# Basic Set Theory/Topology

1. Dec 7, 2005

### JasonRox

The book that I'm reading is saying...

If C is the null collection of subsets of S then,

(Union) C = Null

(Disjoint) C = S

Is this true?

2. Dec 7, 2005

### Enuma_Elish

How does your book define a null collection of subsets?

3. Dec 7, 2005

### matt grime

Take it as a definition, or read this, for example:

since i presume by (disjoint) you actually mean intersection.

incidentally i got that answer by insertingf the words empty intersection into google and clicking the first link.

you might want to remember that the next time you struggle to check a definition,

Last edited: Dec 7, 2005
4. Dec 7, 2005

### JasonRox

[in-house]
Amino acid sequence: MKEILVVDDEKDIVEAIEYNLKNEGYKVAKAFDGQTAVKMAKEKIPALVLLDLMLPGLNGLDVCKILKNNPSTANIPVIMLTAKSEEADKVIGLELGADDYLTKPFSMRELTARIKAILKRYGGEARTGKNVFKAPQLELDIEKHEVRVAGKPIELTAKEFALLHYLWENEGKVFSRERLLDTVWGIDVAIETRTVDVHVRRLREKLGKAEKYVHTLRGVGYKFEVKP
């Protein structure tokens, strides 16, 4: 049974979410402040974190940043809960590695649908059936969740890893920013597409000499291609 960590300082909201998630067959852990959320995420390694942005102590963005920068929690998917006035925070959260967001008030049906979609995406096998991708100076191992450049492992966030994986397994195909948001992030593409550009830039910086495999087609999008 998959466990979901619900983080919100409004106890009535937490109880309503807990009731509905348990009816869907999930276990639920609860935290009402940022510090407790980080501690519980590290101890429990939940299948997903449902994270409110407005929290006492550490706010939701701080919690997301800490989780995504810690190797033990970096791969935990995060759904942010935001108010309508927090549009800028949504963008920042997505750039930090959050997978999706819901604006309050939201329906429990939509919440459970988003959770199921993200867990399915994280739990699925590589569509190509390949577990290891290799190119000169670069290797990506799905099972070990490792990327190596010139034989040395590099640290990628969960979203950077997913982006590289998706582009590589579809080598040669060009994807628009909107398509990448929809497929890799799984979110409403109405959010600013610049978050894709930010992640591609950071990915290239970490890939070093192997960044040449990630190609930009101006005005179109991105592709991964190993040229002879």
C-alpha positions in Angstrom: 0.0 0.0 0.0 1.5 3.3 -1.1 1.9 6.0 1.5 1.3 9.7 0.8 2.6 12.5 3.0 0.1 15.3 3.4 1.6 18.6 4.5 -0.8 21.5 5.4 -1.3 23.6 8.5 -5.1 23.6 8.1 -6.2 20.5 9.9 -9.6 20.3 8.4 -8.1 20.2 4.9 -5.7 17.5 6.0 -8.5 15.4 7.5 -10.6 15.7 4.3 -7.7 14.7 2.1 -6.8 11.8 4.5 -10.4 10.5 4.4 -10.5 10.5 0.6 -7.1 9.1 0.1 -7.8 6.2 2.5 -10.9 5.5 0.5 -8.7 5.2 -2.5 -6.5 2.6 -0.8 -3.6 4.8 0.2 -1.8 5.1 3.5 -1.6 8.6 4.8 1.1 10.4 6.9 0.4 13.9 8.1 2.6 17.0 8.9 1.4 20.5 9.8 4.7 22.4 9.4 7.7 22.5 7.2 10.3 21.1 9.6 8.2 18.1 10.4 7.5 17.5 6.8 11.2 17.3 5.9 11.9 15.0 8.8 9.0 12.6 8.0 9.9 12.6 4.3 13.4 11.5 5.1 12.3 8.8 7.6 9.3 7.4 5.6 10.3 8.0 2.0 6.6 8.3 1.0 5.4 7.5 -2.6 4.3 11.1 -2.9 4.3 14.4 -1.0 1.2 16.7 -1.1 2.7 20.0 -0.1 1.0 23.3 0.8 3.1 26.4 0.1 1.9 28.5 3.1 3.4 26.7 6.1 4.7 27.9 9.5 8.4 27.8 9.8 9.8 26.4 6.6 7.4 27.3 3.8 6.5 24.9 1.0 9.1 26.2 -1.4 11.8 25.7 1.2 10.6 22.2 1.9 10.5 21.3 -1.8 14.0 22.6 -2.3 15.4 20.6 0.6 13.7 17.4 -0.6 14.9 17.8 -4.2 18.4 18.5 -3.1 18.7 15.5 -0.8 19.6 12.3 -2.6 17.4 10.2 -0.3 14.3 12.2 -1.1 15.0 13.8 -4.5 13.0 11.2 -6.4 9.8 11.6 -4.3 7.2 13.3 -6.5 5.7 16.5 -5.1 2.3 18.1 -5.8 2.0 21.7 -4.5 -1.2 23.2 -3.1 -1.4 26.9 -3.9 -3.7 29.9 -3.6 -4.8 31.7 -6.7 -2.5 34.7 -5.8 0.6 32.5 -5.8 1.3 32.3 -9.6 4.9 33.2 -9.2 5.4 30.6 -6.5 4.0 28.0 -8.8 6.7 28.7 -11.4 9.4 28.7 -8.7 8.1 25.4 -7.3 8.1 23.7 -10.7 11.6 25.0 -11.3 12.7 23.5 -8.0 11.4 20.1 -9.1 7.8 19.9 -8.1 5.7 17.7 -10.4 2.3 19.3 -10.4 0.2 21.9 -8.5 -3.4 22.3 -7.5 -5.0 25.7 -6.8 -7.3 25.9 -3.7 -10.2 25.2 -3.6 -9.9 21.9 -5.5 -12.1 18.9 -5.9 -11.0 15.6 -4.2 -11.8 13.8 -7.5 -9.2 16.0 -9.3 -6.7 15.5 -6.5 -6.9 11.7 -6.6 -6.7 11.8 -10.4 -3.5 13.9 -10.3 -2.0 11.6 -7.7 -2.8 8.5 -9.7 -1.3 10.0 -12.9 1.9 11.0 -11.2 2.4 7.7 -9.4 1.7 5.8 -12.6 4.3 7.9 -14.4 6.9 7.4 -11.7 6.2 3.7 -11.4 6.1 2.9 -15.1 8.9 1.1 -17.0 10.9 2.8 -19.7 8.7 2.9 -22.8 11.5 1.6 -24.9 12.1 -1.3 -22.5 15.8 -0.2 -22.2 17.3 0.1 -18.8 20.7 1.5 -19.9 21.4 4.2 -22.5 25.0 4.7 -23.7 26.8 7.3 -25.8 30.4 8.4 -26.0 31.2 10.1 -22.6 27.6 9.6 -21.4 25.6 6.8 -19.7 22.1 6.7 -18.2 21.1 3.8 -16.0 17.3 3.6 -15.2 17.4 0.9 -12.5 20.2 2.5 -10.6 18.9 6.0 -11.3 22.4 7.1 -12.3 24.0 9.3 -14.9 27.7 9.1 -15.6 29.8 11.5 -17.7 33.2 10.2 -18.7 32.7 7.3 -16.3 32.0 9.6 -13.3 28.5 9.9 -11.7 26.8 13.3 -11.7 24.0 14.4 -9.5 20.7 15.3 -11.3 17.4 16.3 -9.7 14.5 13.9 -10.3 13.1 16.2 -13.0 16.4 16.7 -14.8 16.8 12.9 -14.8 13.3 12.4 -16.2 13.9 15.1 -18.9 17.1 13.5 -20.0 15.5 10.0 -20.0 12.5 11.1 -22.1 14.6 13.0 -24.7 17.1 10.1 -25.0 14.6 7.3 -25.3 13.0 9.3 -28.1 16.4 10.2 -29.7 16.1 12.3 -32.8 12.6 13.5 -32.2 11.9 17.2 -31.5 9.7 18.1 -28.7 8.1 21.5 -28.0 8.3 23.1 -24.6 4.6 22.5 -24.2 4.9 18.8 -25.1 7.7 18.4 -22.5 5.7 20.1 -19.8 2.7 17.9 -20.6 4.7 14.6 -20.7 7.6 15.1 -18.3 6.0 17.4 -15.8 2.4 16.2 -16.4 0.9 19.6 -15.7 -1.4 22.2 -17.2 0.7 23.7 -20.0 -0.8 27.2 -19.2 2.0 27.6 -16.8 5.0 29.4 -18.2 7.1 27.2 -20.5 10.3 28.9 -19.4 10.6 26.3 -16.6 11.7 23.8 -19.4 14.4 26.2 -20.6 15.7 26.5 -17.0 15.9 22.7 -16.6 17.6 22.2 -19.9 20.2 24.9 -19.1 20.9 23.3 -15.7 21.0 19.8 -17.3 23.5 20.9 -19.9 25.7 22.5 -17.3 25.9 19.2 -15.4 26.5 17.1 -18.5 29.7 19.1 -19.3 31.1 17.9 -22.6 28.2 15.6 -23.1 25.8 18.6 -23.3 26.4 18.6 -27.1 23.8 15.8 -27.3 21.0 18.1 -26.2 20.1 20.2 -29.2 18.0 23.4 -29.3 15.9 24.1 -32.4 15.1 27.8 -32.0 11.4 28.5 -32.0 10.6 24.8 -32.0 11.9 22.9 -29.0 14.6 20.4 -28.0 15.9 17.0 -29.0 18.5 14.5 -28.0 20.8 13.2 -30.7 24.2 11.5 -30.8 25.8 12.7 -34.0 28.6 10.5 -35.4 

The truth is that I searched and searched. Then I thought and thought, then searched again.

Using the definition it is true, and I see that, but I was skeptical about it.

Last edited: Dec 7, 2005
5. Dec 7, 2005

### mathwonk

imagine a list of rules for a game which has no rules at all!!

the intersection of a null collection of sets, corresponds to those moves which satisfy all the rules, hence any move at all, i.e. S.

etc....you do the other case

6. Dec 31, 2005

### inquire4more

7. Dec 31, 2005

### HallsofIvy

Staff Emeritus
if x is in (Union)C, then it must be in at least one of the members of C. But C has no members so that is always false. Yes, (Union) C= Null set.

By (Disjoint) C do you mean the intersection[\b] of all the members of C?

Let x be any member of S. If x is NOT in (intersection) C, then there must be some member of C such that x is NOT in it. But that's NEVER true because C has no members! Therefore every member of S is in (Intersection) C.